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  • Interview: Sarah Blasko

    Tue, 10 Aug 2010 12:43:22

    Interview: Sarah Blasko - Sarah Blasko chats with ARTISTdirect.com editor and <i>Dolor</i> author Rick Florino in this exclusive interview about <i>As Day Follows Night</i> and so much more...

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    Sarah Blasko has got more than a few stories to tell on her third album, As Day Follows Night.

    Available now, As Day Follows Night, is a personal, poetic and powerful collection of soulful piano-based pop from the Australian singer-songwriter. Blasko has her own style that's both theatrical and very vulnerable at the same time. At the heart of As Day Follows Night lies a collection of vivid lyrical tales that bring listeners very close to Blasko…

    Sarah Blasko sat down with ARTISTdirect.com editor and Dolor author Rick Florino for an exclusive interview about As Day Follows Night, what she's currently reading and watching and so much more…

    Was there an overarching theme or concept for As Day Follows Night?

    Well, it's sort of a heartbreak album. The record is really about trying to dig yourself out of a tunnel and see the positive. If I was going to give it an overall theme, I'd say that was it.

    How do songs usually begin for you?

    For this record, it mainly began by sitting down at the piano. I hadn't written much stuff on piano before, but this time around, that was the instrument that I really wanted to write on. For me, it was a matter of sitting there and playing. You play a few chords and from there, the melody starts to come. I start with some kind of gibberish at first [Laughs]. As words come, I start to feel like I understand what the song's about. This emotion wells up inside and you know you've got something you really need to express. The lyrics are always like a response to the music and the feeling the chords evoke.

    Do you tend to read a lot while you're writing lyrics?

    I do a little bit. It's an odd thing—writing songs. It's so hard to explain how it happens. Sometimes, it just happens so quickly and comes out of nowhere. Then other times, you really labor over a song and it's difficult to find the right words. While I'm writing, I'm always looking for inspiration. You can find it in the daily newspaper if you want to, as well as films that you see and things that are going on with friends. It all feeds you somehow, but it's never quite so obvious how it happens.

    What books or movies do you always come back to?

    Lately, I've been getting some inspiration from this book I've been reading by Oliver Sacks called Musicophilia. It's about people who develop really odd conditions that have to do with music. Sometimes when people have a stroke, they constantly start hearing music in their head. I'm really fascinated by all of these stories and anecdotes. I get more inspired by true stories rather than fiction. It's that cliché that reality is stranger than fiction sometimes. The book has all these little stories about people. The brain has done this really weird thing that has to do with music. It's fascinating!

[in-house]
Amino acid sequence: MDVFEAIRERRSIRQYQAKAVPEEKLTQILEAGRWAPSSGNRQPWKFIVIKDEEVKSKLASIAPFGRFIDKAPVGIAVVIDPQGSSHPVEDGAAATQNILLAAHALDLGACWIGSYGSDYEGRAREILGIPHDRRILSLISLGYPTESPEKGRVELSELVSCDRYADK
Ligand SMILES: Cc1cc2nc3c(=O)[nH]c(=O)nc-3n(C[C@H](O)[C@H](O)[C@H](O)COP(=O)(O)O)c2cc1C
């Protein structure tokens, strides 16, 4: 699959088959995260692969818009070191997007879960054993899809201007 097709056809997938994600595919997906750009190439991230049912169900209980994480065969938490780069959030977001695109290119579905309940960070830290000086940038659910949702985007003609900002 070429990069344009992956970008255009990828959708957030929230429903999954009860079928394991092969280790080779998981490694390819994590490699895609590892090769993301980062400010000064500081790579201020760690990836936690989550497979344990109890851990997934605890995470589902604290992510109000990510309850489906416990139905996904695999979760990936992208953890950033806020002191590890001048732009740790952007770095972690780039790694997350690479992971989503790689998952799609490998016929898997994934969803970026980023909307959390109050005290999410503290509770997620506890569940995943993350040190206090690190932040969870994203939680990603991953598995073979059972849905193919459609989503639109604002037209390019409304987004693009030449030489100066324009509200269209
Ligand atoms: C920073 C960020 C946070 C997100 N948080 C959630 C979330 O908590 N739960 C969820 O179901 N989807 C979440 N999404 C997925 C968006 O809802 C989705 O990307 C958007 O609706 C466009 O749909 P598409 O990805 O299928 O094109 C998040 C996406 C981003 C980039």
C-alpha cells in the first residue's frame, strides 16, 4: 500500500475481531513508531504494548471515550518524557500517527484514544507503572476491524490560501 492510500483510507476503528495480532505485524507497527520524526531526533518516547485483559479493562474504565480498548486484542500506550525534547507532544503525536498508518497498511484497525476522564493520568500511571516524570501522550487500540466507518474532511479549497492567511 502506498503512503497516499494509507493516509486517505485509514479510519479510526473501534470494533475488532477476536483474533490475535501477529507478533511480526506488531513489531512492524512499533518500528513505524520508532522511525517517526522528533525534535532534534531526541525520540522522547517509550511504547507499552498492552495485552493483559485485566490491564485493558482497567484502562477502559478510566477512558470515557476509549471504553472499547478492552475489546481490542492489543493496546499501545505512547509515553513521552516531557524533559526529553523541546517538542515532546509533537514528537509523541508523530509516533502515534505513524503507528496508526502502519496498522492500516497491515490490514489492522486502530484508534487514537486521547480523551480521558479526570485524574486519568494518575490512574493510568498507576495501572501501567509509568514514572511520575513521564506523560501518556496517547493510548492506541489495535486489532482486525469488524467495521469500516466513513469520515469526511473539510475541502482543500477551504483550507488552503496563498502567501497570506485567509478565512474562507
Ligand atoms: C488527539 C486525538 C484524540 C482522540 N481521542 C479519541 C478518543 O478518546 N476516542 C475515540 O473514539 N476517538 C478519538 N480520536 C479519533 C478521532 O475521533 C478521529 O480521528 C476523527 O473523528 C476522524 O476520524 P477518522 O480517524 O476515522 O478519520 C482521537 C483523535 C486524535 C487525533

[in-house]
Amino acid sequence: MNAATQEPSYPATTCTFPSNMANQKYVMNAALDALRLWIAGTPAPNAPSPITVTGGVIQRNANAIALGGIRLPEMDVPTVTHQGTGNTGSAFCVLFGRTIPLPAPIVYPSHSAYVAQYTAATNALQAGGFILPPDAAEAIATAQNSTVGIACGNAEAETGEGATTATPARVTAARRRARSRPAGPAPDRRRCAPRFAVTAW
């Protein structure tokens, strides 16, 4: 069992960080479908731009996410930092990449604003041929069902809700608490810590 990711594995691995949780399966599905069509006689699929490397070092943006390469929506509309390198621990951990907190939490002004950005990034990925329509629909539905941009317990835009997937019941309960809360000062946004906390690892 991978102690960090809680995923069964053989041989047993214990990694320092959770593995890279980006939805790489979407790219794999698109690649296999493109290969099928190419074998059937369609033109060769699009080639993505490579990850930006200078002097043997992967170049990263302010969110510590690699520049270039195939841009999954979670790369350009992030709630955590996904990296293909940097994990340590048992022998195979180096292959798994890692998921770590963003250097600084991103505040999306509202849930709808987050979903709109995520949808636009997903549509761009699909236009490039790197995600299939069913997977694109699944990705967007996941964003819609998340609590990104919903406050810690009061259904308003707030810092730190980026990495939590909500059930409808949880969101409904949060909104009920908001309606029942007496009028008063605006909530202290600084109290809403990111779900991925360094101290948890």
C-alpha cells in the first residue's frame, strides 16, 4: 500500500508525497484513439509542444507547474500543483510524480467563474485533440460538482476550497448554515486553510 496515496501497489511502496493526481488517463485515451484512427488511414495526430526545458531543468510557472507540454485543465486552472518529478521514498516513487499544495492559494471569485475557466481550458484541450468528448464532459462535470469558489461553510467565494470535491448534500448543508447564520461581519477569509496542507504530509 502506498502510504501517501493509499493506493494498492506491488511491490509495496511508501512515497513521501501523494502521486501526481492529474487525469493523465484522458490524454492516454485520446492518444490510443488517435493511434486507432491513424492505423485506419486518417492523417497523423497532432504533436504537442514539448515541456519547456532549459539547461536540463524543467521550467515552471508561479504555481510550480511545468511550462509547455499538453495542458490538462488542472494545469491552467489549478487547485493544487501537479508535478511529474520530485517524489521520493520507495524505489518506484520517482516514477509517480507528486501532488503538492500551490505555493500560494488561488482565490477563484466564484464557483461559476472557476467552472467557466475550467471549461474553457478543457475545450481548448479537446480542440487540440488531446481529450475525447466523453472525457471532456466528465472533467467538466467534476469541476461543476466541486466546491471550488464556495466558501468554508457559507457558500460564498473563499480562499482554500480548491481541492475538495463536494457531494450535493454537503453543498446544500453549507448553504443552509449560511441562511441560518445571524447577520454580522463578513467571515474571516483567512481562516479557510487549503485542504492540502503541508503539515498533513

Do you feel like there's a theatricality to your music?

    As I go along, I think about the live setting a little bit more because I think you're more aware of the realities. I do feel like I love that side of performing probably because I started playing before I started recording. I like that sense of drama. I'm a big fan of soundtracks, and I love making things just a little bit larger than reality. They can be more magical.

    What are some of your favorite soundtracks?

    I love musicals like The Sound of Music and Cabaret. I like really uncool soundtracks such as the two I just mentioned [Laughs]. I grew up listening to The Elephant Man soundtrack a lot because my dad had the album and it sounded so crazy and bizarre when I was a child. It's like really creepy circus music!

    If you were to compare As Day Follows Night to a movie what would you compare it to?

    That's a difficult one…there are elements of an Ennio Morricone sound but I wouldn't necessarily compare it to The Good, The Bad & The Ugly or anything like that [Laughs].

    What visuals come to mind when you listen to the record?

    It's not so precise. When you picture music, it can be a color or a shape. In the artwork and the things alongside the record, you can see how I perceive it. The cover of the album has that simplicity and freshness and then you see bursts of color. That's how I visualize in the album in those colors. I think it's quite a clean album on one, but then it's got these bursts of life that add colors to the sound.

    What albums shaped you?

    A really terrible Paul McCartney album is one that shaped me. It's called The Pipes of Peace. It was an album that I listened to a lot when I was ten-years-old. I still feel really great when I listen to it now. It's got a certain homey-ness to it that I still enjoy. I think his voice and some of the elements have a lot to do with my musical development.

    —Rick Florino

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